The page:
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#1 RickW

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Posted 05 April 2019 - 08:21 PM

From time to time I check out YouTube videos that cover the use of GMRS, and services licensed by rule (CB, MURS, FRS) and also ham radio which often comes up as a comparison. I notice that it is common to have errors in the presentation, sometimes fairly serious errors. And the comments by others, which may even be rude and arrogant, can actually have even more errors in what they present. So I will make comments, hopefully in a respectful manner and point out some of the pros and cons of Part 95 and Part 97 services. 

 

Of course I want to be accurate and there are a few things that I would like to clarify:

 

1. Mobile, hand-held portable, repeater, base and fixed station can transmit on the main 462 MHz channels up to 50 watts output. And mobile, hand-held portable and base stations can transmit at a maximum of 5 watts ERP on the 462 interstitials. 

 

But, if you have a station running 5 watts with a gain antenna, (mobile or base) and not enough loss in the coax, then do you avoid using the 462 interstitials?

 

2.Only mobile, hand-held portables, control, and fixed stations can transmit on the 467 main channels. 

 

Does this really mean that I can not access a repeater from my home base station? There are times that we can access a repeater at some distance out and make it possible to communicate from mobile to base via the repeater. 

 

3. When I contacted B-Tech prior to buying a couple of their GMRS-V1 HT's, I questioned why the power output levels were reduced to only 2 watts instead of an earlier version that I had read were 5 watts. They indicated that they had to drop the power to 2 watts to be legal. The only reason that I could think of was that they only had two power levels in these modified Baofeng radios, and one had to be 0.5 watts for the 467 MHz interstitials, so perhaps the earlier models had too high an output for those frequencies? 

 

 

 

 



#2 marcspaz

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Posted 05 April 2019 - 09:08 PM

1.) ERP is defined as the product of the power supplied to the antenna and the antenna gain. While manufactures produce equipment designed to be approved/accepted by the FCC for certain use cases, it is ultimately up to the licensed responsible party to be sure they are in compliance with the rules and regulations.

I don't know anyone that is using a field strength meter to ensure they are legal on FRS/GMRS frequencies, especially if they are using type approved hardware. While I can't advocate intentionally breaking the law, to the best of my knowledge, the assumption is being made by many that if an operator is using type accepted hardware, they are good. Though, that may not actually be the case.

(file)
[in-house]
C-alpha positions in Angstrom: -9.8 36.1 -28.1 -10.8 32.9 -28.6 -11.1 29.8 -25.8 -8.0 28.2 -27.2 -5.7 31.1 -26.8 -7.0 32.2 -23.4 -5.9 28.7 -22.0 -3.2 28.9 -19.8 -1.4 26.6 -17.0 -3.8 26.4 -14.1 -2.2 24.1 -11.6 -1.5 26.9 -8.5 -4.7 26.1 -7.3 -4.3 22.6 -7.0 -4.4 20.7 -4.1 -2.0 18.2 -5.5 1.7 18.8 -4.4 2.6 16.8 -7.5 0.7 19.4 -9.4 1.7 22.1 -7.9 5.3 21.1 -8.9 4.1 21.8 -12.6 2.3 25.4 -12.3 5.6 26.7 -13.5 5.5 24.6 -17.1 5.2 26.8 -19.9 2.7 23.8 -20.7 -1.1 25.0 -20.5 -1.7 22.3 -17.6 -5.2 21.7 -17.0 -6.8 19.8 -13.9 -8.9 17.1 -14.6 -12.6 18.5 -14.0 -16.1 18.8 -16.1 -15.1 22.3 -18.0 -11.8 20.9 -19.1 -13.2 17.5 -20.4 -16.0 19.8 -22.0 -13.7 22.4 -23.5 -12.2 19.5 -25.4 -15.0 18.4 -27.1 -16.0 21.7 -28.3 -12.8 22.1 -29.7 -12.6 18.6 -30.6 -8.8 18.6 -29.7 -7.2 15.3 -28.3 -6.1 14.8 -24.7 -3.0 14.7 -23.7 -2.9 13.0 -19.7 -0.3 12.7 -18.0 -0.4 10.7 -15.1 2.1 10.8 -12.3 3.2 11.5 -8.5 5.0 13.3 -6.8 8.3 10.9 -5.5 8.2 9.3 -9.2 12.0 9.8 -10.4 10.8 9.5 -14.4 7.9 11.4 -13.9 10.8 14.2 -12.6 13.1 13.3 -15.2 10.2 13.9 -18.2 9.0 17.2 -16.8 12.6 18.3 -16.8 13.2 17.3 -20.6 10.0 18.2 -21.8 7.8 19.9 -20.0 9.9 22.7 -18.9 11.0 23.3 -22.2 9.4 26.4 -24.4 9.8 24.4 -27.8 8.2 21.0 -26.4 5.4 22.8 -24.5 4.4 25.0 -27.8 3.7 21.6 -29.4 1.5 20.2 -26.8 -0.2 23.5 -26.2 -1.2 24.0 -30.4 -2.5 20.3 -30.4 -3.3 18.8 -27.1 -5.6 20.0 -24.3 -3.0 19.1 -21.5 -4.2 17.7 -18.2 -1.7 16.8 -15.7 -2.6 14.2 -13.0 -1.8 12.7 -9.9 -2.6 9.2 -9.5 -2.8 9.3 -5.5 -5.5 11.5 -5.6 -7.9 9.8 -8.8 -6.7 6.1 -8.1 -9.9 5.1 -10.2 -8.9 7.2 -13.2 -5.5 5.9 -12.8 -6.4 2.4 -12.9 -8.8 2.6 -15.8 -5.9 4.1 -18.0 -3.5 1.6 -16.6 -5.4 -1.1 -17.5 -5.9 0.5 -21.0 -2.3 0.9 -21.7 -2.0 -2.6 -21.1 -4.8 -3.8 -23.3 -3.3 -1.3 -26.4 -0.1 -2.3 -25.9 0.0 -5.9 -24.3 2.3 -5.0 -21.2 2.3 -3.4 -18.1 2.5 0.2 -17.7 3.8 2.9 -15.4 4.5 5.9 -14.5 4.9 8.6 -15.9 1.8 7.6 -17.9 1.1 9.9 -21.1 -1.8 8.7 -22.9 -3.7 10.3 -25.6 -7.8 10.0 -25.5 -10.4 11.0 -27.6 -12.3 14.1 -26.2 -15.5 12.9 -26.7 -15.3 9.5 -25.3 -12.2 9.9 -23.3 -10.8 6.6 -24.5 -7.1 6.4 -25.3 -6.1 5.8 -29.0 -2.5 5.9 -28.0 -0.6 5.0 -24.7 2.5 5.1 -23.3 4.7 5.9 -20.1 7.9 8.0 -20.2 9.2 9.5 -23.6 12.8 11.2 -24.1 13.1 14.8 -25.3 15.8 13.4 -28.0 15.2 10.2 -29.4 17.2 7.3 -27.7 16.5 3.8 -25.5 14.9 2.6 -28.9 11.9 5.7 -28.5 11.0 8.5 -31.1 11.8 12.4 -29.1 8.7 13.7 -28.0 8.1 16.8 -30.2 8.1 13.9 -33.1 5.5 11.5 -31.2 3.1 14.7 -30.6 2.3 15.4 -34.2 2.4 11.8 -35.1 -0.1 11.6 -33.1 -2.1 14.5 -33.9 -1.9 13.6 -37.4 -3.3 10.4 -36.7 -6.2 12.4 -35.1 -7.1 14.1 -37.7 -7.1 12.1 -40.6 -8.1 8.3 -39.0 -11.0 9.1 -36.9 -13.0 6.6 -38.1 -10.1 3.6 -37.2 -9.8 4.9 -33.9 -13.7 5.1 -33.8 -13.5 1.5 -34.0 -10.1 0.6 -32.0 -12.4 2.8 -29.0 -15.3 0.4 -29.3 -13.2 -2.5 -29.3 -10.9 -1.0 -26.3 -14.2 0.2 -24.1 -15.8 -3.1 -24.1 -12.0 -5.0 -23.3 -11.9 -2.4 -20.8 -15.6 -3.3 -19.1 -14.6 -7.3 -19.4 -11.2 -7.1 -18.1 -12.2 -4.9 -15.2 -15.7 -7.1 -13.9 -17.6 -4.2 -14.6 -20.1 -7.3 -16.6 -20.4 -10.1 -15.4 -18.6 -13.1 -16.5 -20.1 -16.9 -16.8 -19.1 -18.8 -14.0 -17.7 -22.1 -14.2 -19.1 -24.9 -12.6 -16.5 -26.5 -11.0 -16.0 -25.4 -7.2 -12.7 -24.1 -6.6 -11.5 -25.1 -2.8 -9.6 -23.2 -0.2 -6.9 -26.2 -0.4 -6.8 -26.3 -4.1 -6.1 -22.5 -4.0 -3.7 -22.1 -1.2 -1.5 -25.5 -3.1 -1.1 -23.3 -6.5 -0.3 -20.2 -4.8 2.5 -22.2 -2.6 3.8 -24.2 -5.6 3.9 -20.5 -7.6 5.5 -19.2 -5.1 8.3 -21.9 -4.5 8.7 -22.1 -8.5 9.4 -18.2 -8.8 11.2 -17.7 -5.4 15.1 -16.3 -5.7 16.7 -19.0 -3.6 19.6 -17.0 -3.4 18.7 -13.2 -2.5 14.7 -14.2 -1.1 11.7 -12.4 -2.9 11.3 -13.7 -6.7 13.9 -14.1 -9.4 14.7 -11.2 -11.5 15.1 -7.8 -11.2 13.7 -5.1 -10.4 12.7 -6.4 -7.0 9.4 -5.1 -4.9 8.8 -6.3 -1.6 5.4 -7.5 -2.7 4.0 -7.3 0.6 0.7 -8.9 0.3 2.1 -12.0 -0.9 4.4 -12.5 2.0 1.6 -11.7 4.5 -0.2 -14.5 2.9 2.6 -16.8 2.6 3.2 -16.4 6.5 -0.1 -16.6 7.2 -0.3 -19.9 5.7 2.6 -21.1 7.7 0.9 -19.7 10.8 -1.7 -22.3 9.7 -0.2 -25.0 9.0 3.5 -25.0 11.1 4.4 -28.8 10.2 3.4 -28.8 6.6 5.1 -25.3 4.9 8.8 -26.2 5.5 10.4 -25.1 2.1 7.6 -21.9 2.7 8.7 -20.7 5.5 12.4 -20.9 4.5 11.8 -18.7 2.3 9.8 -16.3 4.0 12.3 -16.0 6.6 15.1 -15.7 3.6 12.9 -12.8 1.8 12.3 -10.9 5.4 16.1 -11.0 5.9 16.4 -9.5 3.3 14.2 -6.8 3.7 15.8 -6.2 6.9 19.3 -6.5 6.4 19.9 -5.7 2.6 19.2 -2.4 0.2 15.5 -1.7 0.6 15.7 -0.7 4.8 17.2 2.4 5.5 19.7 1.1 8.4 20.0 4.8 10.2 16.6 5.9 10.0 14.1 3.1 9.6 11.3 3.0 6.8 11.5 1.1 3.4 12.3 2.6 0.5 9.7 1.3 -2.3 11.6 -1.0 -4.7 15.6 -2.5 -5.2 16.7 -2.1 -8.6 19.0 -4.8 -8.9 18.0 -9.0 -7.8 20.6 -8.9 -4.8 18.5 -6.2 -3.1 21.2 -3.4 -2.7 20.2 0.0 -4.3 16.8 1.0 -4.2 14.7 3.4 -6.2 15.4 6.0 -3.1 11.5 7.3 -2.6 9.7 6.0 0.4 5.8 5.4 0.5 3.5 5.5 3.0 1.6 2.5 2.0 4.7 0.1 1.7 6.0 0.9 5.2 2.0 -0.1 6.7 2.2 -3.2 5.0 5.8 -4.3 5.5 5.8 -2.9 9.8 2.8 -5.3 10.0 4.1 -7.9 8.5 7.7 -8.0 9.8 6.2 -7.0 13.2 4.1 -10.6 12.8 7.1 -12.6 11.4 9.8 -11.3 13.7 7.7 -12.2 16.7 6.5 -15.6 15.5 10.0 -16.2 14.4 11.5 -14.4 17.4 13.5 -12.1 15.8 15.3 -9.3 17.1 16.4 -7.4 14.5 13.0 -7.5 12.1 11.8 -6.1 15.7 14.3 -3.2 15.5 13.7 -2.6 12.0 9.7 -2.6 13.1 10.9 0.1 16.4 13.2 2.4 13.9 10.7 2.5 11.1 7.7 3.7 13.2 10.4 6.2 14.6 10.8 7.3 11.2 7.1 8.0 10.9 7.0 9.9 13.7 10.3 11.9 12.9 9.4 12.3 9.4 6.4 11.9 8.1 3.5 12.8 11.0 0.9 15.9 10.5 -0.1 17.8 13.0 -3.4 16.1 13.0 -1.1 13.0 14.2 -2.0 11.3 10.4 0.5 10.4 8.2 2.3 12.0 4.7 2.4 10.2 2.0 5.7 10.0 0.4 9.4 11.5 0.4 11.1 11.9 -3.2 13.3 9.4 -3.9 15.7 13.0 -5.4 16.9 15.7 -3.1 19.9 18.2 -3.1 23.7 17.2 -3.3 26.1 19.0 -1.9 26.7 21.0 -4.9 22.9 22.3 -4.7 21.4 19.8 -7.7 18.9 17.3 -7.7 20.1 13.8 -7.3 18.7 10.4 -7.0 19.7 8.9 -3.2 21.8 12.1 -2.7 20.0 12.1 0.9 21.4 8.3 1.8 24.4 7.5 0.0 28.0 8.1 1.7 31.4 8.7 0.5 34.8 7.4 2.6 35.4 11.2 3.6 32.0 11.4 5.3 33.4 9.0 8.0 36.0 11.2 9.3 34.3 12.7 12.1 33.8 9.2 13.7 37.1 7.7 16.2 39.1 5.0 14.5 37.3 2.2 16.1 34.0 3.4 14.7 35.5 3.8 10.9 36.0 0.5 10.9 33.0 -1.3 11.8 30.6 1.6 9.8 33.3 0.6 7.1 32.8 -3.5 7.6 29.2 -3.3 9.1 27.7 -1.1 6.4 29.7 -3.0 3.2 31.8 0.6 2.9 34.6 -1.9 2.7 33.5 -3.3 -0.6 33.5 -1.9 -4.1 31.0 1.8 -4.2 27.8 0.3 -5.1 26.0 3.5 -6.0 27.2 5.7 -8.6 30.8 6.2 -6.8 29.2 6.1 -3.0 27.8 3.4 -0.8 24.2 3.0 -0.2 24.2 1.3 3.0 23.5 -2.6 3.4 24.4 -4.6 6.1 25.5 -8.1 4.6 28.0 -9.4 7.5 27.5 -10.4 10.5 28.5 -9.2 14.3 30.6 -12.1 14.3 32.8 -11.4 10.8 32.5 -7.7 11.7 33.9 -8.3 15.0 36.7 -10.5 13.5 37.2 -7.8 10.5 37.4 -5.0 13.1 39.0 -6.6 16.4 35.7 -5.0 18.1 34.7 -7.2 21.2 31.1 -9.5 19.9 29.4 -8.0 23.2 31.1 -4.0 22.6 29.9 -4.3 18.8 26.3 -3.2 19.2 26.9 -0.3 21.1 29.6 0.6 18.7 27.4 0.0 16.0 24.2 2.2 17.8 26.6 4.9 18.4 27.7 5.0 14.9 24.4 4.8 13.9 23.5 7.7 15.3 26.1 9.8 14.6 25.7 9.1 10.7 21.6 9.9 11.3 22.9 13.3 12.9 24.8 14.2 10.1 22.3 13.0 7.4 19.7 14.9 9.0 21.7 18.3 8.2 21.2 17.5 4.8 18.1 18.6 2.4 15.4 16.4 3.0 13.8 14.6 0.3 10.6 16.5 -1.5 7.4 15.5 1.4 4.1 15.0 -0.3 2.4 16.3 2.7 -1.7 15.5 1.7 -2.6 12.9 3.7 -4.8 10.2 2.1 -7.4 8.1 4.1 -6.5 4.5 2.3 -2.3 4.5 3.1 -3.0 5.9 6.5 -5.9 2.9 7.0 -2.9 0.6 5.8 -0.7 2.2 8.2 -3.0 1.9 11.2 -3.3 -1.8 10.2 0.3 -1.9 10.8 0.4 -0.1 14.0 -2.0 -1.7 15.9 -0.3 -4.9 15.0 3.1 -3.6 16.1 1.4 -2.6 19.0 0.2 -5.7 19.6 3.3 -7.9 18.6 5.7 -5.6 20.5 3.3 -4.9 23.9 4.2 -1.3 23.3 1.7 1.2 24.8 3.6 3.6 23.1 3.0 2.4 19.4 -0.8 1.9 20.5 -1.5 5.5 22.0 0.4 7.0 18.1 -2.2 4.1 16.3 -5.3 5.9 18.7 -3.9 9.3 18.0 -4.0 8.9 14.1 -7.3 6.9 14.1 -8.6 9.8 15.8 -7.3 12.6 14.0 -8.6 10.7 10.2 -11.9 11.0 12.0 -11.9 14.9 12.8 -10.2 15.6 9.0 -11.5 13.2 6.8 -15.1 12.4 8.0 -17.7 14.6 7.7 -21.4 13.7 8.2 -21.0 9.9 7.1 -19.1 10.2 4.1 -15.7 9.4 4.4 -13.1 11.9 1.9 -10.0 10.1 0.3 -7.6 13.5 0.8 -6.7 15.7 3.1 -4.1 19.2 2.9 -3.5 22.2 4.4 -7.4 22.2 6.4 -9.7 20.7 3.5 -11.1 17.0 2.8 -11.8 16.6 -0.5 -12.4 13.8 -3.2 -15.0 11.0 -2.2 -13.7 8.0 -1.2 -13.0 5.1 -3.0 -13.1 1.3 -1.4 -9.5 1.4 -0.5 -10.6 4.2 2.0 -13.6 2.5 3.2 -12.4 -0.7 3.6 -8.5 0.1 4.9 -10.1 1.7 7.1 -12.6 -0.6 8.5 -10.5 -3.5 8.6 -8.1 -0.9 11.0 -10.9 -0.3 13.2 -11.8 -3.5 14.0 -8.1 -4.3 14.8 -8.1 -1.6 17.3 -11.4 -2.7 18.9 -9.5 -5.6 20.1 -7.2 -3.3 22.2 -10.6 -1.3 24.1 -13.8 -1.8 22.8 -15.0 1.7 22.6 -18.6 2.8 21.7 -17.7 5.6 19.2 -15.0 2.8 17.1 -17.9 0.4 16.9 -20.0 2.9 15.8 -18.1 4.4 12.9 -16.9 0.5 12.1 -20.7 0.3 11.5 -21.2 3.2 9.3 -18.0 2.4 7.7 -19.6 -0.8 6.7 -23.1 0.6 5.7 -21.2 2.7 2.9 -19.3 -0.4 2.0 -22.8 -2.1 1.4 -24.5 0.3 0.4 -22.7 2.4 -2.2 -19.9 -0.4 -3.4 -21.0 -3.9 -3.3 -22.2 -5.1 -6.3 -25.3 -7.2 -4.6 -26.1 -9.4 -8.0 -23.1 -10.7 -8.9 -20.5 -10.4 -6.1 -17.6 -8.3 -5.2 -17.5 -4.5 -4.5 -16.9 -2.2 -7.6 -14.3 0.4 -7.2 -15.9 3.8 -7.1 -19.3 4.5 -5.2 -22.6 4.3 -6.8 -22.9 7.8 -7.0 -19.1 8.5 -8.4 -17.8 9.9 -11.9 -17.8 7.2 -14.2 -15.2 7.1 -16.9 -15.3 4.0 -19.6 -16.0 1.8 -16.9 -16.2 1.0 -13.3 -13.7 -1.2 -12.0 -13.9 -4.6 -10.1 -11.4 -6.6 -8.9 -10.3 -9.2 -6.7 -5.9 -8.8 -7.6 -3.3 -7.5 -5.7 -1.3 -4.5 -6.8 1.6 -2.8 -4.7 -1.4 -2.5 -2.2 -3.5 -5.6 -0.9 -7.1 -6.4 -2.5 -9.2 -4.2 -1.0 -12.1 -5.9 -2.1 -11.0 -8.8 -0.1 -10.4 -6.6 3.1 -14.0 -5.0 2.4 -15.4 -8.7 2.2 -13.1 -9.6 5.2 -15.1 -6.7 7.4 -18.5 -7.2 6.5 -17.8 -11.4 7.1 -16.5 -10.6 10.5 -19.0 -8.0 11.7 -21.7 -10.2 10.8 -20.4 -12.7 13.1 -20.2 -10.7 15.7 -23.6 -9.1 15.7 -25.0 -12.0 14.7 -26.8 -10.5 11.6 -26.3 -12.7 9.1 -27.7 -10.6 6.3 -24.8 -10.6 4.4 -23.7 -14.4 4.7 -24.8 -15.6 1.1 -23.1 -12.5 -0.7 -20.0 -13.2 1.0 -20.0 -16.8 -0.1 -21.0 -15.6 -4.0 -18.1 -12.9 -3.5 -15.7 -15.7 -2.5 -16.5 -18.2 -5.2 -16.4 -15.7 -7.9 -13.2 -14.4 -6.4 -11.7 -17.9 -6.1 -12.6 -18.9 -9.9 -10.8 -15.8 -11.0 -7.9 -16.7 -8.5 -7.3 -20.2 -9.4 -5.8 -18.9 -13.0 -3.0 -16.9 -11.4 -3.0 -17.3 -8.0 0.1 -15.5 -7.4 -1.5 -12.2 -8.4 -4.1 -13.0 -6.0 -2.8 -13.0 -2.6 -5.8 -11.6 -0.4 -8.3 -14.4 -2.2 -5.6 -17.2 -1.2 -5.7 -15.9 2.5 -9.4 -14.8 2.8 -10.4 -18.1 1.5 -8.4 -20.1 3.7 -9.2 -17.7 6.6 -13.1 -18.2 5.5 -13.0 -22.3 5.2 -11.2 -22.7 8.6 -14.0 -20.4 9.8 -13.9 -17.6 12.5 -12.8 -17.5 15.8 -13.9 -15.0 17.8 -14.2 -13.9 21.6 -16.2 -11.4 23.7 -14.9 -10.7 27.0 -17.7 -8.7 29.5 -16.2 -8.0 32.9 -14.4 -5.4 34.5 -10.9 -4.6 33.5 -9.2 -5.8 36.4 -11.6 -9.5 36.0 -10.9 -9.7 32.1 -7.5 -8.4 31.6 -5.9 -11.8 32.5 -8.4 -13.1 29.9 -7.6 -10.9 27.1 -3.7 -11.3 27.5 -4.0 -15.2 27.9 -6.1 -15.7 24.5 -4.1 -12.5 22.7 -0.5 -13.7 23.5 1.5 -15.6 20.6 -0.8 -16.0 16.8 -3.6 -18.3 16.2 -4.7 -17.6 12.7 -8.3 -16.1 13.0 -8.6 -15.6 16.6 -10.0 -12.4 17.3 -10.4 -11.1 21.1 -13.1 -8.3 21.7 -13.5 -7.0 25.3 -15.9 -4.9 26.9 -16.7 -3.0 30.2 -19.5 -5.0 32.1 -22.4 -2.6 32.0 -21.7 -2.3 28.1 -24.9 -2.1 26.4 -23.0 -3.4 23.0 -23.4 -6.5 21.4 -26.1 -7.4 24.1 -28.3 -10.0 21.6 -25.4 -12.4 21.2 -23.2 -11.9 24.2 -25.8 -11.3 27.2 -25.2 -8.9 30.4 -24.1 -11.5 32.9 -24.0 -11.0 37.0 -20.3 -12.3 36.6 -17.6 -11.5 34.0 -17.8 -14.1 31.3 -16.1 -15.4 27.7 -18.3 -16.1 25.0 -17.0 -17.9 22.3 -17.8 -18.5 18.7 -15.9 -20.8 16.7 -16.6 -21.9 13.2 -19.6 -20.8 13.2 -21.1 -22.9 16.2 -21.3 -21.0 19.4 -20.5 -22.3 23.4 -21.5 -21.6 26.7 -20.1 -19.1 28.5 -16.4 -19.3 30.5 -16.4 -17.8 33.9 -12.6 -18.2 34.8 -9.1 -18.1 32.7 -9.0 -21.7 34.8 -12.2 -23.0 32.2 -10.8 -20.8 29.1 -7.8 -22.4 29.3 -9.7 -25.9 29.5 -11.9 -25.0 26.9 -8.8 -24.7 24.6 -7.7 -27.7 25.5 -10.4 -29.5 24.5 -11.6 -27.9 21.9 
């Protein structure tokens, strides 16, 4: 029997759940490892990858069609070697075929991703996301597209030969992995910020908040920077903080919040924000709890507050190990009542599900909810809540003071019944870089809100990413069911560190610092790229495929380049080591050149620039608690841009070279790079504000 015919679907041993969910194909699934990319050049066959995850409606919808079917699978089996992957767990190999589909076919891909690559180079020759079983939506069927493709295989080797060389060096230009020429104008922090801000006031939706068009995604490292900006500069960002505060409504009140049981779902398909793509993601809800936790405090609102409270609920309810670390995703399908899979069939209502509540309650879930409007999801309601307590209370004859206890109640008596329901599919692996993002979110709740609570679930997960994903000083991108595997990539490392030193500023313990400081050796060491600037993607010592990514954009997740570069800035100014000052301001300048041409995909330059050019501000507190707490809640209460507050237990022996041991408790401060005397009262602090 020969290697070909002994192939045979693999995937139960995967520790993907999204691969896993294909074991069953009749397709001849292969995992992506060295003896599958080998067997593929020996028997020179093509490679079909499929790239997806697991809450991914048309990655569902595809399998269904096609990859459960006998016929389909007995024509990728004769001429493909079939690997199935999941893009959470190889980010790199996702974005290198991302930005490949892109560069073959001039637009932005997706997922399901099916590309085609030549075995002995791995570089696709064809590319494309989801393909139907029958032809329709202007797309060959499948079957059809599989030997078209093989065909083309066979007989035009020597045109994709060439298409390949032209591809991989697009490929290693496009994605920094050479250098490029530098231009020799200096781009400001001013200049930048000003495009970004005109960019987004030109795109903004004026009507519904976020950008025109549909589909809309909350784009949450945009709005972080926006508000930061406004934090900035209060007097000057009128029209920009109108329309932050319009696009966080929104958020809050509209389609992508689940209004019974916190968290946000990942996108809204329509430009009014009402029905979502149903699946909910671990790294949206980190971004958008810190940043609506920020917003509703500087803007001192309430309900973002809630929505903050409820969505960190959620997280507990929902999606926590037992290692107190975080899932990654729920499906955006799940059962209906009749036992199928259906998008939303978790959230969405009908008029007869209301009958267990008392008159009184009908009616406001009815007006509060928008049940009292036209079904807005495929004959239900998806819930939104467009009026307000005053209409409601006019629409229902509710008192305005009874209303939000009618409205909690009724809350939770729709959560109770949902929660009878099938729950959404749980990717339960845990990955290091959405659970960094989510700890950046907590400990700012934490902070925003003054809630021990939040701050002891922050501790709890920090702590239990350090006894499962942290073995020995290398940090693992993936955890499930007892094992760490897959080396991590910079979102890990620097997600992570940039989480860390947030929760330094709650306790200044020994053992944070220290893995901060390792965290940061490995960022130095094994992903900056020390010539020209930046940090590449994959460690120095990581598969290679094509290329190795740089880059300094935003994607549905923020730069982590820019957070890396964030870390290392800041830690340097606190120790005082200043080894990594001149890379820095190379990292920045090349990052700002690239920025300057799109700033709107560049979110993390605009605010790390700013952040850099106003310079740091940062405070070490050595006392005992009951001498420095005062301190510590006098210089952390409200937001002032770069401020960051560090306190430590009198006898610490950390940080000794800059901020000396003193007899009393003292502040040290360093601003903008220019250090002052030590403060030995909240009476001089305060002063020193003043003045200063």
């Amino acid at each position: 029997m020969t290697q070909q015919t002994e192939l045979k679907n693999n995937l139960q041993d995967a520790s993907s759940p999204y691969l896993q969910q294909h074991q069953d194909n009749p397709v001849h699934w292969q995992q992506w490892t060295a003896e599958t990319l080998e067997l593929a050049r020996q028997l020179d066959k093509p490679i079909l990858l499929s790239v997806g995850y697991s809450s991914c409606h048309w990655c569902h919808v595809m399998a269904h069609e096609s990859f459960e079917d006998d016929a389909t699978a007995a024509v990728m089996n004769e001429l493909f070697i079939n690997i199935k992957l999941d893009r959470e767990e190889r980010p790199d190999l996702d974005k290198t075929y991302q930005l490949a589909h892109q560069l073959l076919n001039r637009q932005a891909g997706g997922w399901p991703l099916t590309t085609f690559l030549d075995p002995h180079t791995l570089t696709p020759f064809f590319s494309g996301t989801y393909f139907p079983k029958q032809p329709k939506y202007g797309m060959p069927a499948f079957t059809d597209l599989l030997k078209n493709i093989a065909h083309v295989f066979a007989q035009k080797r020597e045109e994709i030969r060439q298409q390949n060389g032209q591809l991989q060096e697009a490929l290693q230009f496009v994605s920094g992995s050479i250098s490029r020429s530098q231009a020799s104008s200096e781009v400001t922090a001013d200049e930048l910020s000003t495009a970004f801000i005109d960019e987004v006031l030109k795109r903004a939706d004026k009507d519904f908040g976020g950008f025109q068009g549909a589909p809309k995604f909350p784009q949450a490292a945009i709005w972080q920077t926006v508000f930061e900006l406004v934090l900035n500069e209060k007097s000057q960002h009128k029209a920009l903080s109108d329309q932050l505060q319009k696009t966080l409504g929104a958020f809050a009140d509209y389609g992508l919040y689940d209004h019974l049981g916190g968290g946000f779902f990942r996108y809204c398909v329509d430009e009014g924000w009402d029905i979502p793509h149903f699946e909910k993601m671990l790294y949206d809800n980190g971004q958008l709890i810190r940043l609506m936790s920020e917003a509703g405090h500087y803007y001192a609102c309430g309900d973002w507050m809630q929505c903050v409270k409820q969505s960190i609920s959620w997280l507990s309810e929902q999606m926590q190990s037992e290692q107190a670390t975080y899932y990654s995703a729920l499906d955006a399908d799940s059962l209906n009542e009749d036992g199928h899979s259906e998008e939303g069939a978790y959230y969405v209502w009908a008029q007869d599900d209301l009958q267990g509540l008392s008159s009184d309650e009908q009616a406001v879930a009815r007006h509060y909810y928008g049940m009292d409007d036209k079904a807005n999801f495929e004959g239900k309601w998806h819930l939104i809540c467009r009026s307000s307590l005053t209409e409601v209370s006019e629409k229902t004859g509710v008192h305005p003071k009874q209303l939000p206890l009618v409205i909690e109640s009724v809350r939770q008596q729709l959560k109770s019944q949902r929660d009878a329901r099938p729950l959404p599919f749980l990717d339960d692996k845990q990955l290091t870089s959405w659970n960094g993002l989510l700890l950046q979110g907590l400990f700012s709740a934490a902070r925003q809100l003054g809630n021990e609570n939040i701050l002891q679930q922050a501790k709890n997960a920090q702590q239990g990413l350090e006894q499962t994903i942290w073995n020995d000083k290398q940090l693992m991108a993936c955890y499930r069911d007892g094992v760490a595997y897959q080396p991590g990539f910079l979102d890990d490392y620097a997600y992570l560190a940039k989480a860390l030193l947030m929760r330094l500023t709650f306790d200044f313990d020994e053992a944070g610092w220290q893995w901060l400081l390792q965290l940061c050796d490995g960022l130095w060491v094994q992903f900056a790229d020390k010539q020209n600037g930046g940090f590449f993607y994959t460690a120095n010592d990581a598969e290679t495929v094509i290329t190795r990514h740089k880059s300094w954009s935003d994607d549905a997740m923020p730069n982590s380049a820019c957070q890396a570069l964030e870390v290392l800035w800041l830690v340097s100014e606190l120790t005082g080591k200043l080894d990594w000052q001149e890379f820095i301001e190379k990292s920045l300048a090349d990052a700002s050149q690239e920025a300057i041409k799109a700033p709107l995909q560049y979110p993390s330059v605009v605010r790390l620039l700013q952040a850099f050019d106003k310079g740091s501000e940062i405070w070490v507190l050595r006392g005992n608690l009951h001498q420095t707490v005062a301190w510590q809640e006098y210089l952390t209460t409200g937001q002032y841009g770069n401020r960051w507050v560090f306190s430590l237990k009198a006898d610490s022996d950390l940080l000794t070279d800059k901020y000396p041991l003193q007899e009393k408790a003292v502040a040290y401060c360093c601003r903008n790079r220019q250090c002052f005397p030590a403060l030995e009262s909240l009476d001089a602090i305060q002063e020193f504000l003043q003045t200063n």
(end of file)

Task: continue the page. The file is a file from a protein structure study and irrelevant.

That said, if you are intentionally transmitting in a means or manner that is not compliant, then you are committing a crime. I would recommend avoiding the frequencies that would put you in jeopardy.

2.) I have no first-hand knowledge of what base station equipment is available. If you can not find a base that meets your requirements, I would buy a 14 volt power supply and simply run a mobile radio with appropriate performance for the desired mode of opperation.

3.) To the best of my knowledge, Baofeng has not had a 5 watt GMRS type approved radio. They made a 5 watt handheld Ham radio (UV-5R) that can be illegally programed for use on FRS and GMRS frequencies. They have replaced that model with an 8 watt version (current gen 3 is BF-F8HP), which is still made today.

Also, to the best of my knowledge, the new Baofeng GMRS 2 watt handheld is their first FCC Part 95 type approved handheld for sale in the US. As indicated by the name, the Baofeng GMRS-V1 is the first version (-V1 or Version 1) of their FCC compliant GMRS radios.


EDIT: On #1, you can figure out what your ERP is without a field strength meter. It will not be exact... but close enough to tell if you are compliant.

You measure your forward and reverse/reflected power at the radio. Subtract your reverse/reflected power from your forward power and that gives you your real output power. Subtract your line loss and add the DB gain of the antenna.

These are completely hypothetical numbers... just an example of what you could actually read.

Example: Assuming 1.5 DB of line loss and 6 DB of antenna gain. Take 37 watts forward power, minus 3 watts reflected = 34 actual output power. Subtract 1.5 DB of line loss and add 6 DB of antenna gain, you end up with 49.8 watts ERP.

Used this calculator... https://www.everythi...-radiated-power




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